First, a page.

I was disappointed when I originally saw it (though I like the revival much more) because I was so excited in the mid-'80s when I read in Craig Zadan's Sondheim & Company that a show called Into the Woods was coming. I grinned when I saw that Lapine had "hit upon the idea of bringing fairy tale characters together" and that he was "anxious to write a farce--something that was fun and non-intellectual," for "it's so rare to go to the theater and be delighted by what you're seeing." And when Sondheim said that the story would tell of a childless couple who can lift a witch's curse by getting four objects that Cinderella, Rapunzel, Little Red Ridinghood, and Jack of Beanstalk fame already have, I thought: Terrific! Here's Sondheim once again doing a show like A Funny Thing..., which I've adored since 1962. Into the Woods would obviously build on the wonderful lyric idea that Bob Merrill had for the 1965 TV musical The Dangerous Christmas of Little Red Riding Hood. There, our title character (played by Liza Minnelli!) sang the praises of her new fashion accessory: "And it cost a lot. It wasn't so cheap. I just can't wait to show Bo Peep. Will I get looks, will I get stares, when I pass the corner near Little Jack Horner and the block with the Three Bears!" Dontcha love that all these people know each other?
I like it when two-dimensional characters are upgraded to three-dimensional ones, but must we have such a cerebral Cinderella? ("Although how can you know who you are till you know what you want, which you don't?") More to the point, in Sondheim-Lapine's eyes, laughter apparently leaves you halfway through the woods, for the uncontrollable belly laughs that I anticipated never materialized. Sondheim said in Sondheim and Company that "The first act is fast and funny and light, and the second act is less goofy and a bit darker," but I've found few fast and funny moments in the first act (Little Red Ridinghood's wearing a wolf stole is one) and I'd say the second act is not just "a bit" darker, but considerably so. In one patch of the second act, the Narrator is murdered and, 22 lines later, Jack's mother is wounded. Seven lines after that, Rapunzel is killed; eight lines after that, Jack's mother dies; and, eight pages after that, the Baker's Wife is killed. Hey, come on--fairy tales usually let the good guys live. And, among the survivors, how many of them go blind? I suspect that lots of theatergoers nod their heads in recognition when Little Red Ridinghood snarls at the Narrator, "Some of us don't like the way you've been telling (the story)."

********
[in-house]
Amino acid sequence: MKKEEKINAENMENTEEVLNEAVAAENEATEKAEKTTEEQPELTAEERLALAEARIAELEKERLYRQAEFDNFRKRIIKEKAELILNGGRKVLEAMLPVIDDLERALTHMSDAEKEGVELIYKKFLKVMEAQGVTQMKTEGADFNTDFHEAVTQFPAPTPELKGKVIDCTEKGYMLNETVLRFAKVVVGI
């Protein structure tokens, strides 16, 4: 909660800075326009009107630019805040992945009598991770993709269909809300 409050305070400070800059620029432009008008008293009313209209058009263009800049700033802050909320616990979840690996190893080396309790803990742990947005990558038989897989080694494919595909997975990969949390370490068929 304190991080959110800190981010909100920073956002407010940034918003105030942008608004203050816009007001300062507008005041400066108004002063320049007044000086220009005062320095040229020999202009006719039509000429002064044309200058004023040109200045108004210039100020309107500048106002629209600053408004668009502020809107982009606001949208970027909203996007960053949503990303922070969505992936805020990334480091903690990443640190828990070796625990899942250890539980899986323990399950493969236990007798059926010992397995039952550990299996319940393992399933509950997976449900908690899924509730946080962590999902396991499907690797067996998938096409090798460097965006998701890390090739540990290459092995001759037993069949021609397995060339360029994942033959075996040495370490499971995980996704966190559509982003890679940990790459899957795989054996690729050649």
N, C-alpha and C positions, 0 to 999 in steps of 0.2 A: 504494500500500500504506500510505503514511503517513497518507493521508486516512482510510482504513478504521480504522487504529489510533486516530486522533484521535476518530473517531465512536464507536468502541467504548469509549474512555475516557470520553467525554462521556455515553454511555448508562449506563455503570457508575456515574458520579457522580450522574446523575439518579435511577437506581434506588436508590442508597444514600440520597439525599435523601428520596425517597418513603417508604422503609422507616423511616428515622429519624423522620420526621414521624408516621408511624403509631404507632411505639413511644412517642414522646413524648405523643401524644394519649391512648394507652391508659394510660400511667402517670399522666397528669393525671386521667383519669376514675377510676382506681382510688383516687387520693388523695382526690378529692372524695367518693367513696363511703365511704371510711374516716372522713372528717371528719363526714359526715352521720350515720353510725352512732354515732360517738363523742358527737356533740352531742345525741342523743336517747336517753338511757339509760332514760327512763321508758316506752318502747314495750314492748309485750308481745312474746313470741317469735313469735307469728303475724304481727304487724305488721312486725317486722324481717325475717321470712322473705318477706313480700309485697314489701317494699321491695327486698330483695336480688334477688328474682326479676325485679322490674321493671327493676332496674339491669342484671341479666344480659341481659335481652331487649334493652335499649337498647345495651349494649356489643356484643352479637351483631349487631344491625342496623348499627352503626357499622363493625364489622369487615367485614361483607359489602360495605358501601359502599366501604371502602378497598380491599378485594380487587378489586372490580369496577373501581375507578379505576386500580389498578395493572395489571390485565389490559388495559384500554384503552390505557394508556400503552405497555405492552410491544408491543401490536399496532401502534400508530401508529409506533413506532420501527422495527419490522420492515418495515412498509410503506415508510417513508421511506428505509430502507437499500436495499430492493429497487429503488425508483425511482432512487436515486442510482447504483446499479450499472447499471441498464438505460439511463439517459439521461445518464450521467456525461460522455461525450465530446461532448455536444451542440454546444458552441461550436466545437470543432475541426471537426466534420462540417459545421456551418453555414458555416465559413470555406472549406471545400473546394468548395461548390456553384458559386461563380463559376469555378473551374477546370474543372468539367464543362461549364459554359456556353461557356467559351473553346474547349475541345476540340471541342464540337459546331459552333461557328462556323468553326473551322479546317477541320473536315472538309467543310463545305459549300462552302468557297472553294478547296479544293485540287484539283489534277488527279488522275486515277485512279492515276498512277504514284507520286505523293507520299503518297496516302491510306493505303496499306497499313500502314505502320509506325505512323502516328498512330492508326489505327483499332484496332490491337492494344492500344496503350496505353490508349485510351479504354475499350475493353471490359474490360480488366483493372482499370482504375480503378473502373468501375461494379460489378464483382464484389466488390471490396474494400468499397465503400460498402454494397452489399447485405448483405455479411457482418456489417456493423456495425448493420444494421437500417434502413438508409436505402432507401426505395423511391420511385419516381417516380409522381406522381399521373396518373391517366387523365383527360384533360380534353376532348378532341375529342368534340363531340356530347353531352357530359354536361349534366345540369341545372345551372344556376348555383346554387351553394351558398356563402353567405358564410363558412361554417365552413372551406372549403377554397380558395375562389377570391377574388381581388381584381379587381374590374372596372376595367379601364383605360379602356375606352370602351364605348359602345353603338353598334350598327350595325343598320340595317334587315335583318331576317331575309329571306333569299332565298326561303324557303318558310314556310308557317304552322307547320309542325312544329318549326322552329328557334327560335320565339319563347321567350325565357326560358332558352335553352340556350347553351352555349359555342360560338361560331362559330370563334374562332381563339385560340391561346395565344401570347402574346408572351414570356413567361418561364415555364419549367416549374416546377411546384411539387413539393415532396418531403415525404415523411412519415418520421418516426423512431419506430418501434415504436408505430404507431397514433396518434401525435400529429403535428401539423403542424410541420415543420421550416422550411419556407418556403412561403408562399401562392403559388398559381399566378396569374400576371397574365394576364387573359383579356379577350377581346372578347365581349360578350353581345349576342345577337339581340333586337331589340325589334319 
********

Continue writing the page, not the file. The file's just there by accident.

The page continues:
Finally, The Giant's Wife will go blind--not to mention dead--before all is said and sung. That's something else I don't like about Into the Woods. While there's no law that says this musical had to be an unmitigated fun-fest, I really don't like its message that two wrongs make a right. Let's face it: After the Giant hospitably welcomes Jack, the kid steals from him and helps cause his death. True justice would make Jack responsible for his actions and he would have to pay his debt to society. Instead, the characters we're supposed to be rooting for murder a woman who has been legitimately wronged. (Memo to Jack: It's your fault.)
I feel bad for little kids who are brought to Into the Woods--and the parents who bring them, too. They certainly can't be expecting to hear songs full of lickety-split lyrics that show so many internal feelings. And isn't all the carnage in the show heavy going for youngsters? I'm not saying that they can't take it, but don't they assume when their parents tell them they're coming to a show about Little Red Ridinghood, Cinderella, and Rapunzel that they're in for a happy-go-lucky time? Will this show make them want to see more musicals? Perhaps the answer is yes, but I'm not sure.
Am I, to paraphrase that Arlington Sondheim fan, taking his name in vain? Well, deep in the show Sondheim instructs, "You decide what's right. You decide what's good." And I'll take that challenge in evaluating Into the Woods.
[To contact Peter Filichia directly, e-mail him at email@example.com]